US retail giant Wal-Mart is planning to expand its presence in China, indicating the company is still attracted to the demographics of the nation, despite a recent slowdown in sales there.
The company said in a statement that it would open 115 new stores in China by 2017, expanding its presence by nearly a third. The plan would create about 30,000 new jobs in China. Shanghai, Shenzhen and Wuhan are three cities that will get new stores over the next two years.
In addition, the company looks to spend $60m (£39.3m, €55m) in renovating a number of existing stores to address consumers' concerns related to a series of food scares. Wal-Mart, the world's largest retailer, currently operates more than 400 stores in China.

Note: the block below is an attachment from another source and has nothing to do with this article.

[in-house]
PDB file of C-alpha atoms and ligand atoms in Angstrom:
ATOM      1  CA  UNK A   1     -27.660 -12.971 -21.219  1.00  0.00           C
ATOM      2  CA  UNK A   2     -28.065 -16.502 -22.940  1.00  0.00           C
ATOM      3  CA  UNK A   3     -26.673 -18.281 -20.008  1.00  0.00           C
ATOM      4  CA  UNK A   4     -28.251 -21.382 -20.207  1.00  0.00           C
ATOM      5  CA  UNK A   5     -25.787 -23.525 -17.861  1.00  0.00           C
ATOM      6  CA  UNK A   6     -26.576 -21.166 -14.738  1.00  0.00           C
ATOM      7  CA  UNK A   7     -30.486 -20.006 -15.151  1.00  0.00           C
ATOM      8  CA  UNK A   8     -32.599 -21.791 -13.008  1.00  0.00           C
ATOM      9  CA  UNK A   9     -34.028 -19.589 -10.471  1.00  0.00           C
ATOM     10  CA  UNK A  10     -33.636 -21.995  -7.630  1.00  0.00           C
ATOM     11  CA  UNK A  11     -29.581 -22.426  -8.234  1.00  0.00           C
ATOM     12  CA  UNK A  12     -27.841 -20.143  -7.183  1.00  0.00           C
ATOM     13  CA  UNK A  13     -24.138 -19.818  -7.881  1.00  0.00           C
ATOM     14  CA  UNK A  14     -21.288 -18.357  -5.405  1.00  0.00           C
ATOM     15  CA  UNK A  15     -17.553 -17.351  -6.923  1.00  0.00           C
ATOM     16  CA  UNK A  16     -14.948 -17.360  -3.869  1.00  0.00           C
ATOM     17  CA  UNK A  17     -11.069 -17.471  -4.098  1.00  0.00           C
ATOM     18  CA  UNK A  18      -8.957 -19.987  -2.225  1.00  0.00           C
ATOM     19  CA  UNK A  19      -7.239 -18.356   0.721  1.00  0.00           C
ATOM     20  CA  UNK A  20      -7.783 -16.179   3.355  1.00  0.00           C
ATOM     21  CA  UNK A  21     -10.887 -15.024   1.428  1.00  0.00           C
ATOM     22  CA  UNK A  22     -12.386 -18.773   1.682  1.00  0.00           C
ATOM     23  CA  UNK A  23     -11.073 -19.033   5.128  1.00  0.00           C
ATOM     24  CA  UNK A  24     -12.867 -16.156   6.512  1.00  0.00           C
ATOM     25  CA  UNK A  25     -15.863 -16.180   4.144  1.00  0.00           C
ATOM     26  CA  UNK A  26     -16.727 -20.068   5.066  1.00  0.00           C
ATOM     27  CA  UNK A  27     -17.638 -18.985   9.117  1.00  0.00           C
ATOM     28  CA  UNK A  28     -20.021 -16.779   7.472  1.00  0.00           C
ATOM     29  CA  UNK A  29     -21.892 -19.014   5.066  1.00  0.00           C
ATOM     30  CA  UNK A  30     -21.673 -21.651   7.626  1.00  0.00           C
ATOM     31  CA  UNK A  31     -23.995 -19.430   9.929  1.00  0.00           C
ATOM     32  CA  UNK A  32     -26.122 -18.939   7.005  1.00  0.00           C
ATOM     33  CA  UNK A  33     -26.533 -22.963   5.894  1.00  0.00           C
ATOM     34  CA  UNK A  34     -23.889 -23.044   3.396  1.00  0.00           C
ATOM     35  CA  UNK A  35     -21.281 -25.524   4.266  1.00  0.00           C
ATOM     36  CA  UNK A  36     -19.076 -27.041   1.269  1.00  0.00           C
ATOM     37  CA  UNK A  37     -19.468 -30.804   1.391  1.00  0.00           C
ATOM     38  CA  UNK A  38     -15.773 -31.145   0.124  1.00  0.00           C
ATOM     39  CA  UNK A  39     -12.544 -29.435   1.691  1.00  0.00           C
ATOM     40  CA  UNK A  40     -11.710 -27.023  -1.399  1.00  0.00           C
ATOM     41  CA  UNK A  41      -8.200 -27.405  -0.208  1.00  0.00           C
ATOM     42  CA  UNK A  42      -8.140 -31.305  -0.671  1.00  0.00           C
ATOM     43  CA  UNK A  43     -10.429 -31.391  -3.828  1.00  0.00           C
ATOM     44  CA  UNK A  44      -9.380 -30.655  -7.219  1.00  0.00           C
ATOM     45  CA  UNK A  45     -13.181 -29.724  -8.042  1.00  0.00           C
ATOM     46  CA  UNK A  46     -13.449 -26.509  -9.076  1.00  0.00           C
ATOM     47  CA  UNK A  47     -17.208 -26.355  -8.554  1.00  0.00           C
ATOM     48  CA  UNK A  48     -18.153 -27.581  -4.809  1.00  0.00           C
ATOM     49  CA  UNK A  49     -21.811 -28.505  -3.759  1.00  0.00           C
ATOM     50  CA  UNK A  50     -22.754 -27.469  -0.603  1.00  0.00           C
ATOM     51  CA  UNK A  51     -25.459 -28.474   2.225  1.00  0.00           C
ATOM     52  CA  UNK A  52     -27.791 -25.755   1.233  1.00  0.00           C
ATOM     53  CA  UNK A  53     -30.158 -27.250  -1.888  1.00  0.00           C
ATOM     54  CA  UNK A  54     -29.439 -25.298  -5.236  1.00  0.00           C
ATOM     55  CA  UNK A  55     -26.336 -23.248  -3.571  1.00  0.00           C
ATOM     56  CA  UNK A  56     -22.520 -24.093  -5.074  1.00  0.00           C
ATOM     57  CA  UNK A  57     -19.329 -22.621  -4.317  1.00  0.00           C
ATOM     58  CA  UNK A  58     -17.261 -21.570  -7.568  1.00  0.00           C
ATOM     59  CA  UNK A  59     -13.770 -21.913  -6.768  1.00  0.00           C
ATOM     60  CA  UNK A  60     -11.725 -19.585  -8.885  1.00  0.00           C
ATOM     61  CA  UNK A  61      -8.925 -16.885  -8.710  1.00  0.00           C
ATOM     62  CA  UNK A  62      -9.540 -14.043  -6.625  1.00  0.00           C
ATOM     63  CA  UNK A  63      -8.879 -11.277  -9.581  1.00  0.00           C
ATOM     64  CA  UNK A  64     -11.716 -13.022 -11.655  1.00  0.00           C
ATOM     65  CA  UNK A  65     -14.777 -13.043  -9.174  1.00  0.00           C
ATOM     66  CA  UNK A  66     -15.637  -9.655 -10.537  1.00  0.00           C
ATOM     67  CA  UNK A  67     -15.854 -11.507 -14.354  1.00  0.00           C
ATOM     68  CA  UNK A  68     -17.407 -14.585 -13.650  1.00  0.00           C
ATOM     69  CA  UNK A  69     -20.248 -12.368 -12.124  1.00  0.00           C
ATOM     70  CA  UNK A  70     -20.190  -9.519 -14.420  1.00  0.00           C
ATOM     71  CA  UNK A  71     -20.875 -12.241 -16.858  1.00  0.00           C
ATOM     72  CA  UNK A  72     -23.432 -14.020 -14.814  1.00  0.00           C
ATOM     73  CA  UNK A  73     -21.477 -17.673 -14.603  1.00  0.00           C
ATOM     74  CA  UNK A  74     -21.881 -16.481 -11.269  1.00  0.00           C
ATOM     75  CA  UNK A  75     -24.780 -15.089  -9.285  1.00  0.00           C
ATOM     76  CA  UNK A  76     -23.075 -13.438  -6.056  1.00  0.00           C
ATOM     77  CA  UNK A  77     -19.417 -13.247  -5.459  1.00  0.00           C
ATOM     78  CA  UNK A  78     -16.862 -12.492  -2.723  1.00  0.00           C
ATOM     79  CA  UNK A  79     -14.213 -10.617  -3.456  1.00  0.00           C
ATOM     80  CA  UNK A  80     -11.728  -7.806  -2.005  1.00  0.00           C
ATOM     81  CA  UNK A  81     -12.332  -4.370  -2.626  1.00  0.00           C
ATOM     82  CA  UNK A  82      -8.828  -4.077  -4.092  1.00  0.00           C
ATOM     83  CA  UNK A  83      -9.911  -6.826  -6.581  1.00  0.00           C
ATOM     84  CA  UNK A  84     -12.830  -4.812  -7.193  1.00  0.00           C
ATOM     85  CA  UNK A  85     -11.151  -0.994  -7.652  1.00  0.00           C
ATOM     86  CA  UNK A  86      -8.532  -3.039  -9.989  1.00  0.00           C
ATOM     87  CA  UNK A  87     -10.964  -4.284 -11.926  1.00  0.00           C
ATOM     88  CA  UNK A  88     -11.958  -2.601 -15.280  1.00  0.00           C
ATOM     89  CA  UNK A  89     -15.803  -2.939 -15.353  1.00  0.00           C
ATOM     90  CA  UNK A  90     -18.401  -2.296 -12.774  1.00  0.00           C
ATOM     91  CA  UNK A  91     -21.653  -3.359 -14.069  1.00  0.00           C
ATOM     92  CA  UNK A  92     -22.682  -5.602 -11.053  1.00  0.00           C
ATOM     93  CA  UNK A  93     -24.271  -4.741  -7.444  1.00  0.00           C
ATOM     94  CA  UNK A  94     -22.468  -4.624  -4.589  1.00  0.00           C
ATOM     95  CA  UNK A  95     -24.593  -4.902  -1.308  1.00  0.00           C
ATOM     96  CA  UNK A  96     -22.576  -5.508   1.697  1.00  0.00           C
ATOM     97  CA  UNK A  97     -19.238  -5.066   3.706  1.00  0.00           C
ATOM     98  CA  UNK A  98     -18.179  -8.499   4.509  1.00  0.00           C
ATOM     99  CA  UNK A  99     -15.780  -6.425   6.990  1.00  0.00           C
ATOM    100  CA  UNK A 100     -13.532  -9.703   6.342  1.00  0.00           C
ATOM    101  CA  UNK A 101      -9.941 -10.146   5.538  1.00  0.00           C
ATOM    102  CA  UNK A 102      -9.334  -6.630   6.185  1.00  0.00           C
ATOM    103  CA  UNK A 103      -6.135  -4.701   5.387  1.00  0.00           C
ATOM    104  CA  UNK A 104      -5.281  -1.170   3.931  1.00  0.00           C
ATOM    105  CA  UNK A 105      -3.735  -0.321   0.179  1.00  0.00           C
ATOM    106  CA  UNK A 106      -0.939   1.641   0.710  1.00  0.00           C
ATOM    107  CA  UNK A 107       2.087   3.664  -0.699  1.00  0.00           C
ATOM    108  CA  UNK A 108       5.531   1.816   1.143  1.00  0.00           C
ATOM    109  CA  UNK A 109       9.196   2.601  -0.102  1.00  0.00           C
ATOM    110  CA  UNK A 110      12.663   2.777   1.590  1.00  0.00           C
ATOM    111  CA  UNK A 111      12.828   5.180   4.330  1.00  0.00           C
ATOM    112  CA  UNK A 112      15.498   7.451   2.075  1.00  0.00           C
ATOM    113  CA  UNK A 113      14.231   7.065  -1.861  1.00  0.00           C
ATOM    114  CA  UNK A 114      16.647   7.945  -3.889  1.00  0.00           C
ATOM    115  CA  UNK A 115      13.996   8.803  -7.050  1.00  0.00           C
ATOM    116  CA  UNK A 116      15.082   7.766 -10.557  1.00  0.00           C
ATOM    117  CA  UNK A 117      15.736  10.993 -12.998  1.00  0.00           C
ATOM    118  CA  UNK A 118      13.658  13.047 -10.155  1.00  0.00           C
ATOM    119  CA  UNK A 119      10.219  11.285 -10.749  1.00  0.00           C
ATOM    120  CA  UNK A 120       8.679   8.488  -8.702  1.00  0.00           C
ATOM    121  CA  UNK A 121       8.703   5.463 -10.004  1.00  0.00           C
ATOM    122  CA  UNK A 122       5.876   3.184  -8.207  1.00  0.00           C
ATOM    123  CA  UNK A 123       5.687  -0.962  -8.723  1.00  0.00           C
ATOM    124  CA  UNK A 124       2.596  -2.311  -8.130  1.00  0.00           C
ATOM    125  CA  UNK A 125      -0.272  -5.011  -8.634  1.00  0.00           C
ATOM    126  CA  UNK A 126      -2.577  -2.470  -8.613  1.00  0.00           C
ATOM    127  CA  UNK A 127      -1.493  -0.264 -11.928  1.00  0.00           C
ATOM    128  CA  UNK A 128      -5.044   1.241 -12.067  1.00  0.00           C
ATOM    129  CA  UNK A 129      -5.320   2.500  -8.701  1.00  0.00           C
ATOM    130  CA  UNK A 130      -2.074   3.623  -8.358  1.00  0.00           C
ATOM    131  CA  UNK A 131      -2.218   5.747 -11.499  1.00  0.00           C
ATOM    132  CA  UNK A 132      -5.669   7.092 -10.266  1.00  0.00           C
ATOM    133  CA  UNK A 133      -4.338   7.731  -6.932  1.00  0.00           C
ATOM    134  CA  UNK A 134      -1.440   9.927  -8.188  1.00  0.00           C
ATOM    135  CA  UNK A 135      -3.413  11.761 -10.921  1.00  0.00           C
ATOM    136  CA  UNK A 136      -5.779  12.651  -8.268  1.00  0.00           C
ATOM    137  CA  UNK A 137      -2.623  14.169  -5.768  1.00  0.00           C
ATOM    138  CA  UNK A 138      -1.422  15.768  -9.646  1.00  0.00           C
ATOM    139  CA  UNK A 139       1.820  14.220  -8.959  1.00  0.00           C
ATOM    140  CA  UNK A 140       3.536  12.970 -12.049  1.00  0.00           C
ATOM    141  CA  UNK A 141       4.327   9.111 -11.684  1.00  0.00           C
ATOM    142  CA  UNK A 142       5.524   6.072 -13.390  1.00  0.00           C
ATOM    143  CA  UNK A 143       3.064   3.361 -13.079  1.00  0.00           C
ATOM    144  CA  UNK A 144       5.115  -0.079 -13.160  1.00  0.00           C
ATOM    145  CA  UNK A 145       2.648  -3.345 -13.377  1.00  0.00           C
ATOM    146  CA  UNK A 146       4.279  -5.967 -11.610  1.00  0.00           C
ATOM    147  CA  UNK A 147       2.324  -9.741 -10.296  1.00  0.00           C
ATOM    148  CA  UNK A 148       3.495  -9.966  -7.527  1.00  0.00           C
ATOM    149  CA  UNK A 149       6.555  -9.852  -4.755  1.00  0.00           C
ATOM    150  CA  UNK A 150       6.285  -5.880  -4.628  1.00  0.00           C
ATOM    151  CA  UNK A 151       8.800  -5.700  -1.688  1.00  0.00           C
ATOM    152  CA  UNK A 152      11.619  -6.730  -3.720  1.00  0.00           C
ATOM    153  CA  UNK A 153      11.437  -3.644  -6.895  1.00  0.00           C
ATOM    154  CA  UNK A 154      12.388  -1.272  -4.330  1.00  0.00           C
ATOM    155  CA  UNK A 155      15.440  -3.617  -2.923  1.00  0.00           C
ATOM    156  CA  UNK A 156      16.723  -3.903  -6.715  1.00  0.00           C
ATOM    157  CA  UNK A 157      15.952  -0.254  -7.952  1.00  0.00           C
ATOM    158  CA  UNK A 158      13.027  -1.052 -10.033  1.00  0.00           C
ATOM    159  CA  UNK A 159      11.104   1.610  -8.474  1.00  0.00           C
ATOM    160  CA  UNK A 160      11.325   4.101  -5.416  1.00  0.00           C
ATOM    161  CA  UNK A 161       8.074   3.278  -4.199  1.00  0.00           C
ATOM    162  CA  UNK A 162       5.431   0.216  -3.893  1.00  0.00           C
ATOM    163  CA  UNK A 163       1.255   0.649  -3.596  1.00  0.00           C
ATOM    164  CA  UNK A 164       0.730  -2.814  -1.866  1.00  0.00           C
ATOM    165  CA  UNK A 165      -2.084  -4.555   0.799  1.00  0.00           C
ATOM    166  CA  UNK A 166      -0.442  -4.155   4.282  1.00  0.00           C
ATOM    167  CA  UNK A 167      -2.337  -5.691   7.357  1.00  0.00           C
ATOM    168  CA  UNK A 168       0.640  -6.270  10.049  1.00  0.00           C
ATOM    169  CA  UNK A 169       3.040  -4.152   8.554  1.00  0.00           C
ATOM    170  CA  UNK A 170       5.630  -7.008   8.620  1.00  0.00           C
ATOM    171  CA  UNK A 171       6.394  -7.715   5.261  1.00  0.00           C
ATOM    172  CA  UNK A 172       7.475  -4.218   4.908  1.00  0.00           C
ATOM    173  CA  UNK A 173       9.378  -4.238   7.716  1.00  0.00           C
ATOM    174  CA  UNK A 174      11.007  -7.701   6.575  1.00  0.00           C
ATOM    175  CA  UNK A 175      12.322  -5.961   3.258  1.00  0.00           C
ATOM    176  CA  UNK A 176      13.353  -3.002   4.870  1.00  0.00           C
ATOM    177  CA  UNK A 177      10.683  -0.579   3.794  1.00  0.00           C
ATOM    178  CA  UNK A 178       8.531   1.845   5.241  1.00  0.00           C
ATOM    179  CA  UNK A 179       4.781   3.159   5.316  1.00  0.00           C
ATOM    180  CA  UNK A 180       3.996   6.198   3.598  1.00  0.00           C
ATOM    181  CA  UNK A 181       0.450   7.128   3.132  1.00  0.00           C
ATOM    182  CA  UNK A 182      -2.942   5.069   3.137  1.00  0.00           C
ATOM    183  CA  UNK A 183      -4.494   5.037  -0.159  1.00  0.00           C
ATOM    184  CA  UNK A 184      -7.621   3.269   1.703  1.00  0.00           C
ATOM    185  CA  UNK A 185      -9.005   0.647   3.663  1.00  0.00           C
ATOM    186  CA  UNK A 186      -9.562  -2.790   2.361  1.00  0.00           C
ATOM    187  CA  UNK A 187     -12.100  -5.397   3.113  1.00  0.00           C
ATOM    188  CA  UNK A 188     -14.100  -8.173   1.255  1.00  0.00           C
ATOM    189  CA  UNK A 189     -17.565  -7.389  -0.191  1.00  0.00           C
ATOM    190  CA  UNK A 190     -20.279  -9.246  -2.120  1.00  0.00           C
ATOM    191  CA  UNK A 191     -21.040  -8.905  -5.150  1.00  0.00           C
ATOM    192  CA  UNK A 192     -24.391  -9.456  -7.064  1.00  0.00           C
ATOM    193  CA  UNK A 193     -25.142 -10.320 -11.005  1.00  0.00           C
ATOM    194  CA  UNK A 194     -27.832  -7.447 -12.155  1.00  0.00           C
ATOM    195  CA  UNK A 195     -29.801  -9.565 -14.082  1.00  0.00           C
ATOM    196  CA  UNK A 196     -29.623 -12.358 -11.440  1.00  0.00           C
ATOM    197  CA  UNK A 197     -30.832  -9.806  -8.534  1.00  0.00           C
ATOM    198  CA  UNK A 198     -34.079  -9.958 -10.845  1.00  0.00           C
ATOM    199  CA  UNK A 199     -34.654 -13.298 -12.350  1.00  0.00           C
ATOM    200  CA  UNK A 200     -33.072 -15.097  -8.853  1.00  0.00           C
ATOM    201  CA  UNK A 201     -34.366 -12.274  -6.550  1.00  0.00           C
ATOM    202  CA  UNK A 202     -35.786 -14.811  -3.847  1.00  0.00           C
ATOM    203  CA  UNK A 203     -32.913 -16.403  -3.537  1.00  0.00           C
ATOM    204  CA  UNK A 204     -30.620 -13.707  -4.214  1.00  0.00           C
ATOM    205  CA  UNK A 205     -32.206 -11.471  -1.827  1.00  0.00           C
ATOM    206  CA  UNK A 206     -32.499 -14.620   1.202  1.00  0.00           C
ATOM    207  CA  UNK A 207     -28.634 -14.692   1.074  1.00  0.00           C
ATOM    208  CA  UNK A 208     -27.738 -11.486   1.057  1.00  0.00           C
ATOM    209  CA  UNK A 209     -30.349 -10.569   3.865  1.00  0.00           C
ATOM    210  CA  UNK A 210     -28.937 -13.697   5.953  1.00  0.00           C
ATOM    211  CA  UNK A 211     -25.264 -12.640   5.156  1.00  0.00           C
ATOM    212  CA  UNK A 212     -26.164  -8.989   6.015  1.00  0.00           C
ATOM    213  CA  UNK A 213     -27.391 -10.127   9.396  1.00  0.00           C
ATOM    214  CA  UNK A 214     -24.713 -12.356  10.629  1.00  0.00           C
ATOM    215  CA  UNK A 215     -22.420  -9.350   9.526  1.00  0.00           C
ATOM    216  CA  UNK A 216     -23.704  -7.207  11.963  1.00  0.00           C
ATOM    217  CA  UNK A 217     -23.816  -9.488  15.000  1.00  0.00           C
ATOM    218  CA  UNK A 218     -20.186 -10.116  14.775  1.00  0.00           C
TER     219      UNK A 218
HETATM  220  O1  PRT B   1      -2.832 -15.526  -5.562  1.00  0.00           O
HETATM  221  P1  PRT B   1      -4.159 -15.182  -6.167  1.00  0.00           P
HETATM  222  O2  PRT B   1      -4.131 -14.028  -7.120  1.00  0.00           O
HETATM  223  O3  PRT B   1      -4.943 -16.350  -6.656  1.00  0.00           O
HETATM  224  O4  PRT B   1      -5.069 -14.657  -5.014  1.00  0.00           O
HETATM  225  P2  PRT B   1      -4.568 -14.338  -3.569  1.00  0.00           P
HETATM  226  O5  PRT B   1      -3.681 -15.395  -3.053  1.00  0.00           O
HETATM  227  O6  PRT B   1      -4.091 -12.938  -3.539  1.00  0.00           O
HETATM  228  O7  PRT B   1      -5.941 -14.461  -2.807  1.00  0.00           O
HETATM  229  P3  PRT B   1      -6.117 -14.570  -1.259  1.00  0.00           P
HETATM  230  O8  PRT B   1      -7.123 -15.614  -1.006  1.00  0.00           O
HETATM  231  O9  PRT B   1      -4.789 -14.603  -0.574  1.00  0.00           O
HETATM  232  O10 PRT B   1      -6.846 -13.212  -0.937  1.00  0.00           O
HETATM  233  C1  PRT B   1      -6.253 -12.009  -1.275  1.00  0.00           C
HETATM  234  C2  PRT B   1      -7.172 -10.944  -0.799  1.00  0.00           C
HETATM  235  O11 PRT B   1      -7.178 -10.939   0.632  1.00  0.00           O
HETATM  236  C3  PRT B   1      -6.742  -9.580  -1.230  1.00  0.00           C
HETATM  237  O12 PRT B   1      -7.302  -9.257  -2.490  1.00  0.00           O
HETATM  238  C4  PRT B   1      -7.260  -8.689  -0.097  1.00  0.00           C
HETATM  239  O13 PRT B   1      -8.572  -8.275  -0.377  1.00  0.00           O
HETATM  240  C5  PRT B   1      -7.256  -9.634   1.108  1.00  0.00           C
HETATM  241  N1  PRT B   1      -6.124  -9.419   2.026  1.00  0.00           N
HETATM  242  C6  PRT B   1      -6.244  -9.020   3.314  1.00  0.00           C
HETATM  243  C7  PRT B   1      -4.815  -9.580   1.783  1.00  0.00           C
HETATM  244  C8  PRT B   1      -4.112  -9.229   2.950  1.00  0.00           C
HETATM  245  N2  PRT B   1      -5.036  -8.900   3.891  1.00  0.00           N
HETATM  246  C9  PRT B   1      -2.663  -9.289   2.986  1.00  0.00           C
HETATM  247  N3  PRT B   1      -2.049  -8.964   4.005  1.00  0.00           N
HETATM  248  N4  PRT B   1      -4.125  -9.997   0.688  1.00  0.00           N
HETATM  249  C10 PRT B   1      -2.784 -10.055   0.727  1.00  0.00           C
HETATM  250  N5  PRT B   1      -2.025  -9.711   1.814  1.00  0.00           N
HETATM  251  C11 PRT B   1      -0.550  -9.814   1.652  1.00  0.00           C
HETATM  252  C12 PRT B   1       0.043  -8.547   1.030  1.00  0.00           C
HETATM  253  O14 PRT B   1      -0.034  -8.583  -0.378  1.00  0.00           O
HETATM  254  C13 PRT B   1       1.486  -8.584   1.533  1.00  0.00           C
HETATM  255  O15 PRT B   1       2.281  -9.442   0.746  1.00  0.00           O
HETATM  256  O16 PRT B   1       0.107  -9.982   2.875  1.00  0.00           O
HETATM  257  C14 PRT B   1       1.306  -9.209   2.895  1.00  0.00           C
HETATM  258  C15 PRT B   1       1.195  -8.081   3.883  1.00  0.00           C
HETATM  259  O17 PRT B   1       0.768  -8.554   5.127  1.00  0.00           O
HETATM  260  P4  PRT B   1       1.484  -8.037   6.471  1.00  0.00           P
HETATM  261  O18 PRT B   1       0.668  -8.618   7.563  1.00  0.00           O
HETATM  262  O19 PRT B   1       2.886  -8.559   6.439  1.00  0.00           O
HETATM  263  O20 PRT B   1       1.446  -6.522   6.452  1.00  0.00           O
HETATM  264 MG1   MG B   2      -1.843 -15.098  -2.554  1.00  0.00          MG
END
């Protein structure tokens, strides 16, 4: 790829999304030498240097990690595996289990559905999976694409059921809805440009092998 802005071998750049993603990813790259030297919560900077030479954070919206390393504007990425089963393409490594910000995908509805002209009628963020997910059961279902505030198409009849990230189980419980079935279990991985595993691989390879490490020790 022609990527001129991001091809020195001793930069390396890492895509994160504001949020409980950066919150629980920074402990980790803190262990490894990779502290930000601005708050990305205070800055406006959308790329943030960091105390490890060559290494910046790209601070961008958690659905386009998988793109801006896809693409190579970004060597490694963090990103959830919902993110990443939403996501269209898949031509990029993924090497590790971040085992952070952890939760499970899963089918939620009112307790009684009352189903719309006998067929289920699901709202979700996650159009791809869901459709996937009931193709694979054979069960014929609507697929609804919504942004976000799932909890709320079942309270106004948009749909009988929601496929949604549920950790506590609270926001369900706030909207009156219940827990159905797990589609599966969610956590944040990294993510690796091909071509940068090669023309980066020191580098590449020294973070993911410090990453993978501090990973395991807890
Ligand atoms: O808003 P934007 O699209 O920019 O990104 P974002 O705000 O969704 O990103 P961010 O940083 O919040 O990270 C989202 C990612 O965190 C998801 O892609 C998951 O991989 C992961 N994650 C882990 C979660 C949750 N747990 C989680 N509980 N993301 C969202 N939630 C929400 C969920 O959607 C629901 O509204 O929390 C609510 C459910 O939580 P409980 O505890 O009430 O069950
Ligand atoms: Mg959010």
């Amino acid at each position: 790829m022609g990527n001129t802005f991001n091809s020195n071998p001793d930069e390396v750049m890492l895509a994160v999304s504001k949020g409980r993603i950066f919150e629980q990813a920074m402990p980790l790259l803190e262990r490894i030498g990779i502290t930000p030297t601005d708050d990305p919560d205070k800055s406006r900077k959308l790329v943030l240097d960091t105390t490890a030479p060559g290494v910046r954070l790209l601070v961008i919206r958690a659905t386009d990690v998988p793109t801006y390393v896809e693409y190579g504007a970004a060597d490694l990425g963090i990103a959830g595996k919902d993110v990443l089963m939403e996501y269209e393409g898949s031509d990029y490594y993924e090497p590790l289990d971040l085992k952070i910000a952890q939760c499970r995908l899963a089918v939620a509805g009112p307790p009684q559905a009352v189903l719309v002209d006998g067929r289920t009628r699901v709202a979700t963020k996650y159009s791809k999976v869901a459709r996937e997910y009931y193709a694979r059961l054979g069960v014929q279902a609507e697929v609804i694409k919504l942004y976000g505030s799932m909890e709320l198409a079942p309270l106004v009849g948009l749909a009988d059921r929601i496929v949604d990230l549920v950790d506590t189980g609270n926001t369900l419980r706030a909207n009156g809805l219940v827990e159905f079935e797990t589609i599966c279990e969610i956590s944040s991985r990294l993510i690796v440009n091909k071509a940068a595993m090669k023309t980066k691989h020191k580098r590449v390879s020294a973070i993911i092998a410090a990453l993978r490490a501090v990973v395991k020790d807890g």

"China is a key strategic market for Wal-Mart," CEO Doug McMillon said at a news conference in Beijing.
"Over the next three years we will increase investment across our diverse business operations in China."
The growth plans come despite the company's weak operating environment in China. In February, the company said its sales fell 0.7% in the quarter ended on 31 January, with same-store sales declining 2.3%.
In 2014, the company closed a number of stores in China and cut jobs amid stiff competition from local companies such as Sun Art Retail and China Resources Enterprise. In addition, the government's campaigns to eliminate lavishness have affected the firm significantly.
Apart from Wal-Mart, other foreign retailers including France's Carrefour and Britain's Tesco are also facing tough operating conditions in China including local rivals and regulatory hurdles.